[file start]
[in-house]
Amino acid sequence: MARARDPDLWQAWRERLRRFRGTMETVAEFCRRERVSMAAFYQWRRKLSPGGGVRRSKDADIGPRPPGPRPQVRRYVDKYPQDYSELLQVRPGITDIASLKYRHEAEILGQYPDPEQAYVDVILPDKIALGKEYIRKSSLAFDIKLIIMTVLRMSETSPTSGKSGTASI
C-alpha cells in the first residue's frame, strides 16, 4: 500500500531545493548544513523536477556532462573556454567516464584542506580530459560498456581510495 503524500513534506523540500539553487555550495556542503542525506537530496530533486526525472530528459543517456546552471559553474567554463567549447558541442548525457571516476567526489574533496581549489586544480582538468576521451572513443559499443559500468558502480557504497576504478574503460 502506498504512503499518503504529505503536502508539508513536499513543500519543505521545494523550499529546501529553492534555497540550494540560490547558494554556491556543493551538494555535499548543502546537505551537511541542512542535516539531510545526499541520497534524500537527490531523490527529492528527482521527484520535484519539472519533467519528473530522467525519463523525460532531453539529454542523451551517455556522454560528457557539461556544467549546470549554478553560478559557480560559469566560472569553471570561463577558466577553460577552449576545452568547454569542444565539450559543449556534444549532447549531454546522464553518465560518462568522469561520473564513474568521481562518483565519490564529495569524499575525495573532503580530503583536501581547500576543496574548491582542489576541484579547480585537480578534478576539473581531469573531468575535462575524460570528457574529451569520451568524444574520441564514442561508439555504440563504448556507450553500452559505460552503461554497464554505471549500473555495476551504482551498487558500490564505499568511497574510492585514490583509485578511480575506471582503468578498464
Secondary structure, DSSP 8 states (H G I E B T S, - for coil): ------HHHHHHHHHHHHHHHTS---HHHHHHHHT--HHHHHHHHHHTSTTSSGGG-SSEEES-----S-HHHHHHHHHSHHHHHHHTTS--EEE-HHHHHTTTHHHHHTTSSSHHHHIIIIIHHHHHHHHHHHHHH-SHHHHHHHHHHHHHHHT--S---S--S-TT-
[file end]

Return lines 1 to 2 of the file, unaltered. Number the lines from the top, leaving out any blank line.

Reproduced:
[in-house]
Amino acid sequence: MARARDPDLWQAWRERLRRFRGTMETVAEFCRRERVSMAAFYQWRRKLSPGGGVRRSKDADIGPRPPGPRPQVRRYVDKYPQDYSELLQVRPGITDIASLKYRHEAEILGQYPDPEQAYVDVILPDKIALGKEYIRKSSLAFDIKLIIMTVLRMSETSPTSGKSGTASI